While certain of their European counterparts have indiscriminately subsidized any and all forms of renewable energy while simultaneously maintaining bans on hydraulic fracturing and drawing down on nuclear energy (resulting in skyrocketing energy prices and the subsequent resurgence of coal-generated power, ahem), British Prime Minister David Cameron has been fighting a long and tedious battle (mainly against vociferously determined groups of eco-radicals) to finally let the practice proceed apace within the United Kingdom.
Britain’s currently bloated electricity prices will definitely be in issue in their upcoming elections, and Cameron has been trying to get out in front of the problem by finally lifting the fracking ban in December and now coming through on the tax incentives he promised for the industry to get the permitting process started. Environmentalists doth protest, of course:
David Cameron is to declarethat his government is “going all out for shale” as he announces that councils will be entitled to keep 100% of business rates raised from fracking sites in a deal expected to generate millions of pounds for local authorities.
In a renewed attempt to win support for the controversial expansion of fracking, the prime minister will also say that revenues generated by shale gas companies could be paid directly in cash to homeowners living nearby. …
Jane Thomas, senior campaigner at Friends of the Earth, likened the decision to grant councils 100% of business rates from shale gas companies to a bribe. Thomas said: “Today’s announcement from the government that councils can keep all the business rate revenue they receive from fracking companies marks a new low in the government’s attempts to curry fracking favour with local people.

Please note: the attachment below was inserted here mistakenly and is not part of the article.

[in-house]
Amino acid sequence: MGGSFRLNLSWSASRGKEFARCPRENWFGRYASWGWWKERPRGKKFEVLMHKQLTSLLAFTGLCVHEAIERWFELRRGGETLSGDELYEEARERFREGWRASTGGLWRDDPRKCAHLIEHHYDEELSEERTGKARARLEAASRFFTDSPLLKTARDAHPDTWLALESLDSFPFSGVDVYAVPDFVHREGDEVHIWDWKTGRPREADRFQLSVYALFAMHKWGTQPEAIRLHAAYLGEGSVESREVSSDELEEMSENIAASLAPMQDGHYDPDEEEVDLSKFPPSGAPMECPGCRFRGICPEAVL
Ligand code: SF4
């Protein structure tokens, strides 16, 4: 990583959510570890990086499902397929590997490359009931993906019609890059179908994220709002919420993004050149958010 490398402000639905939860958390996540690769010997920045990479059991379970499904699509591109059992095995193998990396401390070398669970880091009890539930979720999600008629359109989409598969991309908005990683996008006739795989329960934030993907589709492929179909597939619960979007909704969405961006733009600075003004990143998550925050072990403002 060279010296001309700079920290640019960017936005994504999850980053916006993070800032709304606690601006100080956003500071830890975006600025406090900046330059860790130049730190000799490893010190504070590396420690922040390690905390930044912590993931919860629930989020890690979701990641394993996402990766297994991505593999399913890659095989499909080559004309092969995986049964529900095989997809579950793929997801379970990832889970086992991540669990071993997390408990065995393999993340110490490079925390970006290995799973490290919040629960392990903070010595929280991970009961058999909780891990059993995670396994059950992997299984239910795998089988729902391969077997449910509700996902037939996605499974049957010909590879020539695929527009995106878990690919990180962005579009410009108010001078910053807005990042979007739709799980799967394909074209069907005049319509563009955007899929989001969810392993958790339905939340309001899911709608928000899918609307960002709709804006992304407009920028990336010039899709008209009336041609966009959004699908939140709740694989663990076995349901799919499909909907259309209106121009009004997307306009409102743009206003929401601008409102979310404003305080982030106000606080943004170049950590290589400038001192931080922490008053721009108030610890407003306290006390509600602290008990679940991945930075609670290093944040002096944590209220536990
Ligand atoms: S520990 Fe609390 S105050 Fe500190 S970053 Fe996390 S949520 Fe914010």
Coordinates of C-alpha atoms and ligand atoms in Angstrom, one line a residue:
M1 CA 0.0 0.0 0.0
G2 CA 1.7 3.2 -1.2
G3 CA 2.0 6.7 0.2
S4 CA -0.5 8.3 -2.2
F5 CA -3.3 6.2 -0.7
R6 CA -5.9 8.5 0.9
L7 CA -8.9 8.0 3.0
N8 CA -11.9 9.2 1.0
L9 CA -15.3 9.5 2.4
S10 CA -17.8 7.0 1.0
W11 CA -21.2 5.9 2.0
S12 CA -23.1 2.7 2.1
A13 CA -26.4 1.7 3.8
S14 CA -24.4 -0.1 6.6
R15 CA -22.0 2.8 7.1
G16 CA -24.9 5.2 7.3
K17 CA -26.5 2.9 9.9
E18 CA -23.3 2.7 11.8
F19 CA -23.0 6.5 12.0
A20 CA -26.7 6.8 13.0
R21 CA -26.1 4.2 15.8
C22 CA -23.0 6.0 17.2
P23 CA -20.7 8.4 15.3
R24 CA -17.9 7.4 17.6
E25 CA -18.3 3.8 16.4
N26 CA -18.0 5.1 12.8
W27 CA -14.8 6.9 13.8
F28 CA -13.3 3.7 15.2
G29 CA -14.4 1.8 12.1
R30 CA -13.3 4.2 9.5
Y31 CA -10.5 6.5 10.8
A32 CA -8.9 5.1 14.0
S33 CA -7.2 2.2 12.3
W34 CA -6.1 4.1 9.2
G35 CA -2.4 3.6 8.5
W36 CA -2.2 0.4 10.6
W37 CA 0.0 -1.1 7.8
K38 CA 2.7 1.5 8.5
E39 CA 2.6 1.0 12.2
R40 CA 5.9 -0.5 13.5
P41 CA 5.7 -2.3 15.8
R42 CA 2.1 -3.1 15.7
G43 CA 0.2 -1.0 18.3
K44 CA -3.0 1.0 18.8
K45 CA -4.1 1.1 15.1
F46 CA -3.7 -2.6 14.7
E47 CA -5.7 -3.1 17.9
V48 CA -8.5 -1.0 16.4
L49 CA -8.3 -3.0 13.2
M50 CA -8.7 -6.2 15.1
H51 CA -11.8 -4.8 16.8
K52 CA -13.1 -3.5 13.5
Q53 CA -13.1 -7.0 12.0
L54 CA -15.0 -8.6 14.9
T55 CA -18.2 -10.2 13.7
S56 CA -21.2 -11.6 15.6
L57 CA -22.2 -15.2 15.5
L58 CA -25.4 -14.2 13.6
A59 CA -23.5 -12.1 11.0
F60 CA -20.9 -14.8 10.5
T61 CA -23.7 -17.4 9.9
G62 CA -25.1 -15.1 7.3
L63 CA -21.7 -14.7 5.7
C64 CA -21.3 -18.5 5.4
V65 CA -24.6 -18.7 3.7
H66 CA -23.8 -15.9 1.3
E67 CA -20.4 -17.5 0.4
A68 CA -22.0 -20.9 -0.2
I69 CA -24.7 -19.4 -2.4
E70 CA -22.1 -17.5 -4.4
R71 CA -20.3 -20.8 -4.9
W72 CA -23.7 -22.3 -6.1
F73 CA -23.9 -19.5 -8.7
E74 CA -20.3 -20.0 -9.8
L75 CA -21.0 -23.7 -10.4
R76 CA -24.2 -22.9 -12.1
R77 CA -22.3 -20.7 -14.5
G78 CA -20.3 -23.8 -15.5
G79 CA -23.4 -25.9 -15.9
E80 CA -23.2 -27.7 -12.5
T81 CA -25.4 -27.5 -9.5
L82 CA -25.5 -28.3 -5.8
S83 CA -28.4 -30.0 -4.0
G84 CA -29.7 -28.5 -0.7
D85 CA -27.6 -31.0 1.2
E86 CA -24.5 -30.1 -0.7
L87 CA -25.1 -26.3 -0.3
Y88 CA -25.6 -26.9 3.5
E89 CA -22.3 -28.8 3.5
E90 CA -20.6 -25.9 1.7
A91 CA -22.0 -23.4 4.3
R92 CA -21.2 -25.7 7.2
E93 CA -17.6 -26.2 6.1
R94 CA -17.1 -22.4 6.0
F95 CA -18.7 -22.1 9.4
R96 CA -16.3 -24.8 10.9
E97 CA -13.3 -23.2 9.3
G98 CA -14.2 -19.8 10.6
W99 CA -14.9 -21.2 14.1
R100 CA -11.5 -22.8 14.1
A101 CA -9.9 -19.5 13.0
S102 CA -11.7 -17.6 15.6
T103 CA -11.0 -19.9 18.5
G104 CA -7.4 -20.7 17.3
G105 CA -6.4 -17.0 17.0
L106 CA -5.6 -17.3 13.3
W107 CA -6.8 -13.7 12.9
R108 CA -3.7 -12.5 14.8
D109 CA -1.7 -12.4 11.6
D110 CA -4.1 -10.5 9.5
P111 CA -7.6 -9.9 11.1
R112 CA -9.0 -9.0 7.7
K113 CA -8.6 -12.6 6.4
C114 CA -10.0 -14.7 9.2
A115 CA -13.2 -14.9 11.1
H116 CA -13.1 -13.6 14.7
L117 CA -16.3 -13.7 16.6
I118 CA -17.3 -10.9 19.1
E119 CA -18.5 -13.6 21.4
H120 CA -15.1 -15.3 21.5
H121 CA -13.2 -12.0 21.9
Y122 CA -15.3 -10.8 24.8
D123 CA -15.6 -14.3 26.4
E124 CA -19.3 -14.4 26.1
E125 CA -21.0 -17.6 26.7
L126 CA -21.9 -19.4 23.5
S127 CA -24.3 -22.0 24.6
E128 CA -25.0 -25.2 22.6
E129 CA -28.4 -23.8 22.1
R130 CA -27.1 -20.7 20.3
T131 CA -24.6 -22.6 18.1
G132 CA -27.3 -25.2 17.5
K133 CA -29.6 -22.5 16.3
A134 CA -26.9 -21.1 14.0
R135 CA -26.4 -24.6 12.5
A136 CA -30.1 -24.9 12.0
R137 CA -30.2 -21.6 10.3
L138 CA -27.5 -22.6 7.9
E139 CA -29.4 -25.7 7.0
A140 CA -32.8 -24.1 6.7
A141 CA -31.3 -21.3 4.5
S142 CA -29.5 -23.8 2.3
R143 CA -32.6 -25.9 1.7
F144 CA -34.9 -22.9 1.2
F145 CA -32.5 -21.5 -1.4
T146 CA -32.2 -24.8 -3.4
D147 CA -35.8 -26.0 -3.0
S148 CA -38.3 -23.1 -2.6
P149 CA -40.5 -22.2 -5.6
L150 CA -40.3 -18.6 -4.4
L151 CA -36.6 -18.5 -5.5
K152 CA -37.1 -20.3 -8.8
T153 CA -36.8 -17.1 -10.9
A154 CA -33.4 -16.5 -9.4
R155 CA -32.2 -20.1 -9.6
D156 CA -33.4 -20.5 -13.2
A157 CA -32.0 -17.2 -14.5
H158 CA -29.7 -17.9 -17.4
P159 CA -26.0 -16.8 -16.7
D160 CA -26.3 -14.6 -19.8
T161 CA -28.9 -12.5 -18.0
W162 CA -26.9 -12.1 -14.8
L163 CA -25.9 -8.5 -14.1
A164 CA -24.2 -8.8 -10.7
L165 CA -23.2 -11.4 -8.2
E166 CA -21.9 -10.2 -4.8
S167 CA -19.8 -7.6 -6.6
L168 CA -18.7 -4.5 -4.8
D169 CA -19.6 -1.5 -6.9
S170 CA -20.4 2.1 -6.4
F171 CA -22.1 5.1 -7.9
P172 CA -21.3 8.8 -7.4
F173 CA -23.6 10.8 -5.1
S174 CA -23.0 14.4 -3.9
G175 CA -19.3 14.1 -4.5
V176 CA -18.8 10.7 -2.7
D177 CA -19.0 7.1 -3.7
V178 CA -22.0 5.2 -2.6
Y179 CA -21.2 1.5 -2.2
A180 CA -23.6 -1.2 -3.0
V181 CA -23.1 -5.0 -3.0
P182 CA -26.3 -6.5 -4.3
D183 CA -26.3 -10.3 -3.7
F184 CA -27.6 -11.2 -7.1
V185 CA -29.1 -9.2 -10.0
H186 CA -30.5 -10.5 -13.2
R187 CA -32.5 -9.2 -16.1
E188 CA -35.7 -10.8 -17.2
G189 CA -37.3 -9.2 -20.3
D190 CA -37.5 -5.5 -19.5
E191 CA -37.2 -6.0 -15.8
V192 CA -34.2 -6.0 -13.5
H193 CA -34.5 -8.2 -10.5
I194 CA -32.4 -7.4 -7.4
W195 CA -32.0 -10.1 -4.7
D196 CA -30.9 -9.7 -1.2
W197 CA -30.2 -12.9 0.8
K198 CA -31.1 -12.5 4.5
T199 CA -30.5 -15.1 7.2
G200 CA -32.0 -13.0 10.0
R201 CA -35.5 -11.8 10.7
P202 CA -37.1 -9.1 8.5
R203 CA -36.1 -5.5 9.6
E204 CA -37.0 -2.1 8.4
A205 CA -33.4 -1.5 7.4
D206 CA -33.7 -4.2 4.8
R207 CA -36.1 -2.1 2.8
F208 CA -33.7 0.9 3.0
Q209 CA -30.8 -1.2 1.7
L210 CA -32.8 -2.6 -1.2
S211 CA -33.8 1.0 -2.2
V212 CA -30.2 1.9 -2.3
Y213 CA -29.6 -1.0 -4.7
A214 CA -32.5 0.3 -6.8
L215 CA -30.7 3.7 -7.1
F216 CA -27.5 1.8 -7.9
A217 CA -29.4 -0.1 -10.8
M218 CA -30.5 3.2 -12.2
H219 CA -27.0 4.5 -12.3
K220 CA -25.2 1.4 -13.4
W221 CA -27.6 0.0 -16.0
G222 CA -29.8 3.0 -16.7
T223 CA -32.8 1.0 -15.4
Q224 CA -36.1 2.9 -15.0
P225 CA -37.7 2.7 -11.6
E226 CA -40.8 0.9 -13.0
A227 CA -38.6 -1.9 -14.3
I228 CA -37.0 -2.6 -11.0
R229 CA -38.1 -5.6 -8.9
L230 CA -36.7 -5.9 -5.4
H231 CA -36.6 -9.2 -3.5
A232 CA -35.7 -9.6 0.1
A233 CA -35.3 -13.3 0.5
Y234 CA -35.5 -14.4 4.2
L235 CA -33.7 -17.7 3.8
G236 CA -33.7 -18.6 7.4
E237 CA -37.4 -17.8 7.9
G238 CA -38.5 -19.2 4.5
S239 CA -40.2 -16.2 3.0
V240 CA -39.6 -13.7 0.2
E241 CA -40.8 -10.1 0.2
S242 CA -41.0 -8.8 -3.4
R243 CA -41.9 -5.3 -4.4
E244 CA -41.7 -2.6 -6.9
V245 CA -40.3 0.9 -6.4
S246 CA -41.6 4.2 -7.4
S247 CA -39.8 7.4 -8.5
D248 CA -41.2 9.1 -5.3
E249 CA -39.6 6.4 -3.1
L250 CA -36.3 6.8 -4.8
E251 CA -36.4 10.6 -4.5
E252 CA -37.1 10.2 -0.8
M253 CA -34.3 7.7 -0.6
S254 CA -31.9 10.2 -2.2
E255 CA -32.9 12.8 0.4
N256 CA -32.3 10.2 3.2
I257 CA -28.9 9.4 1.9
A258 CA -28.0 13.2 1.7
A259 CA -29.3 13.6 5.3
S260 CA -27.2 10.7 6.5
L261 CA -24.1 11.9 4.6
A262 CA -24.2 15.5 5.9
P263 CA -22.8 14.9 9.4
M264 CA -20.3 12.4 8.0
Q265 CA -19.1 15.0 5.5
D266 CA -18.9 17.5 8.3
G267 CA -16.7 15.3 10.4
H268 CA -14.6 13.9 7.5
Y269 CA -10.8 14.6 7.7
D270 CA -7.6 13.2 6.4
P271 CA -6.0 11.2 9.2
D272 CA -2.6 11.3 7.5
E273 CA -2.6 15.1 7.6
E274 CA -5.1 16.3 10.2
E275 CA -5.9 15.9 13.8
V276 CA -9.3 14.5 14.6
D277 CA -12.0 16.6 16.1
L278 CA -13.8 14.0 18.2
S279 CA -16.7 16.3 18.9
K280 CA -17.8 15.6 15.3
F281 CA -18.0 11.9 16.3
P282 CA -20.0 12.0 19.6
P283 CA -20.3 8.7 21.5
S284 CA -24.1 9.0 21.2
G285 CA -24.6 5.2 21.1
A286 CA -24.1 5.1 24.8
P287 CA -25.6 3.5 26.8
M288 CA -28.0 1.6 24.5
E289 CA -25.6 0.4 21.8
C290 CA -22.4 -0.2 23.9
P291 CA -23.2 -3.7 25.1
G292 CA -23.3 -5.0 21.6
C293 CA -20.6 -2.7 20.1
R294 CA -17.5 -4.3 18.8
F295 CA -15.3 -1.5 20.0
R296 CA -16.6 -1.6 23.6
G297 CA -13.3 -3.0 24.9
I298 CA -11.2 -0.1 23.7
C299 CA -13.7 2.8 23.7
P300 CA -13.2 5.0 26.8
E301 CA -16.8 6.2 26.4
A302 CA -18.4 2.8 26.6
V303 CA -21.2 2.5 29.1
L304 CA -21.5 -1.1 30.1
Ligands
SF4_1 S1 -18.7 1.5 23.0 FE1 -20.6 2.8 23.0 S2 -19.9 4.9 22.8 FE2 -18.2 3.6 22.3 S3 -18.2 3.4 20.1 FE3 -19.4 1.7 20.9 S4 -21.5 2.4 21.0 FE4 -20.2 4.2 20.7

But unfortunately for these fastidiously opposed eco-groups, the global energy industry is already starting to show interest in Britain’s natural-gas potential, and a major French firm just announced that they were investing big, via the WSJ:
France’s Total SA said Monday it bought a 40% stake in two shale-gas exploration licenses in the U.K.—marking the first time one of the world’s major oil companies has turned its attention to Britain’s unconventional gas reserves.
The move is a tiny one by global energy industry standards—representing an initial investment of under $50 million, according to people familiar with the matter. Total didn’t announce Monday the amount it plans to invest. But Total’s decision is a significant vote of confidence in Britain’s shale-gas prospects, and could be a boost to the government in London, which has sought to lure big companies to develop shale. …
Total is planning to spend about $45 million in drilling for appraisal in the two licenses, the person also said.
Britain has its own green-energy goals and it’s too soon to know if they’ll be able to replicate the success of the United States’ shale boom, but by finally embracing fracking, they’re well on their way to becoming an island of relative energy sanity amidst other countries’ backfiring ambitions.